This surname is numerous in counties Armagh and Antrim.  It is said to have originated in the case of early emigrants from Ireland who thus acquired the Norman name of de Yrlande, some of their descendants returning eventually to this country.  In its modern form it occurs in the 1664 Hearth Money Rolls for Co. Armagh, and Samuel Ireland was one of the Poll-tax Commissioners for Co. Louth in 1660.

In mediavel records we meet more frequently the cognate name le Ireis; its modern form, Irish was formerly well known in Co. Kilkenny; eight families of the name are in Griffith's Valuation of that county in 1851, in which three Irelands also appear.  Ireland is now rare there but fairly numerous in Ulster.Mac)



Clan From the Gaelic clann which means literally 'children'.
Mac- From the Gaelic mac, meaning 'son'
O' From the Gaelic , meaning 'grandson', 'grandchild' or 'descendant'; N is the femine form of , meaning 'daughter' or 'descendant'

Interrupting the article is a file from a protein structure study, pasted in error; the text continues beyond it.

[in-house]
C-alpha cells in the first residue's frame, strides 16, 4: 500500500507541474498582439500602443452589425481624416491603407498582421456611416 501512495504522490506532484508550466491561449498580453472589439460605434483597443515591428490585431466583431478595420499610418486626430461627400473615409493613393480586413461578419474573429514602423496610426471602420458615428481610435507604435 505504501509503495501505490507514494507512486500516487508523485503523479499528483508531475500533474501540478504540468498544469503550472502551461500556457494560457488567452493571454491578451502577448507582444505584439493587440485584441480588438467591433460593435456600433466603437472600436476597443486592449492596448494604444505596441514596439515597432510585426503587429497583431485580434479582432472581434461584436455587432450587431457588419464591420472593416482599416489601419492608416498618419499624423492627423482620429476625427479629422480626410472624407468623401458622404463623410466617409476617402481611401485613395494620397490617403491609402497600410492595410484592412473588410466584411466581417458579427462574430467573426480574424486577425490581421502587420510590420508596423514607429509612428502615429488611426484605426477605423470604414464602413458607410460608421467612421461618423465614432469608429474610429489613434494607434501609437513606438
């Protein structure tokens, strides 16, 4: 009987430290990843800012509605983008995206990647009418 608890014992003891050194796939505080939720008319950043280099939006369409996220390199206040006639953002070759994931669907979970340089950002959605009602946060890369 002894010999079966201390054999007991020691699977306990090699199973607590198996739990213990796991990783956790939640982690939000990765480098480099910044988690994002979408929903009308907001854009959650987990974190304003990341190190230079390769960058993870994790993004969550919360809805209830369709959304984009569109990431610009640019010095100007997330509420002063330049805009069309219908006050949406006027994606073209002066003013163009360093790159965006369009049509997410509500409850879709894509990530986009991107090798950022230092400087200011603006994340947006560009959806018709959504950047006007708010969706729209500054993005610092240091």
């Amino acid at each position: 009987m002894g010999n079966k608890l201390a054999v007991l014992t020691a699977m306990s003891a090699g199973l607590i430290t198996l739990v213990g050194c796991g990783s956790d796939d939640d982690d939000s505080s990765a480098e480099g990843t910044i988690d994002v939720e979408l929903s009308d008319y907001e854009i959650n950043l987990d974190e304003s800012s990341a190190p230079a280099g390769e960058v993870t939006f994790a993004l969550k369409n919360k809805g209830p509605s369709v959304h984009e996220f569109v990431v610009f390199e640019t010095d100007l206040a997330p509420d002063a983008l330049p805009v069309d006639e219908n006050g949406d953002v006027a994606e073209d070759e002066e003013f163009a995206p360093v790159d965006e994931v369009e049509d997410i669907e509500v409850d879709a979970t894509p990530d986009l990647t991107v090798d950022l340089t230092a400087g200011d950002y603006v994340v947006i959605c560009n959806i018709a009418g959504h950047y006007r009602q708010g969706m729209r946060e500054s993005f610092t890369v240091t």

Plantation (Ulster) The redistribution of escheated lands after the defeat of the Ulster Gaelic lords and the 'Flight of the Earls' in 1607.  Only counties Donegal, Derry, Tyrone, Armagh, Fermanagh and Cavan were actually 'planted', portions of land there being distributed to English and Scottish families on their lands and for the building of bawns.
Sept A family group of shared ancestry living in the same locality
Undertakers Powerful English or Scottish landowners who undertook the plantation of British settlers on the lands they were granted.
Gaelic This word in Ireland has no relation to Scotland.  As a noun it is used to denote the Irish language, as an adjective to denote native Irish as opposed to Norman or English origin.
Erenagh From the Irish Gaelic airchinneach, meaning 'hereditary steward of church lands'.  A family would hold the ecclesiastical office and the right to the church or monastery lands, the incumbent at any one time being the erenagh.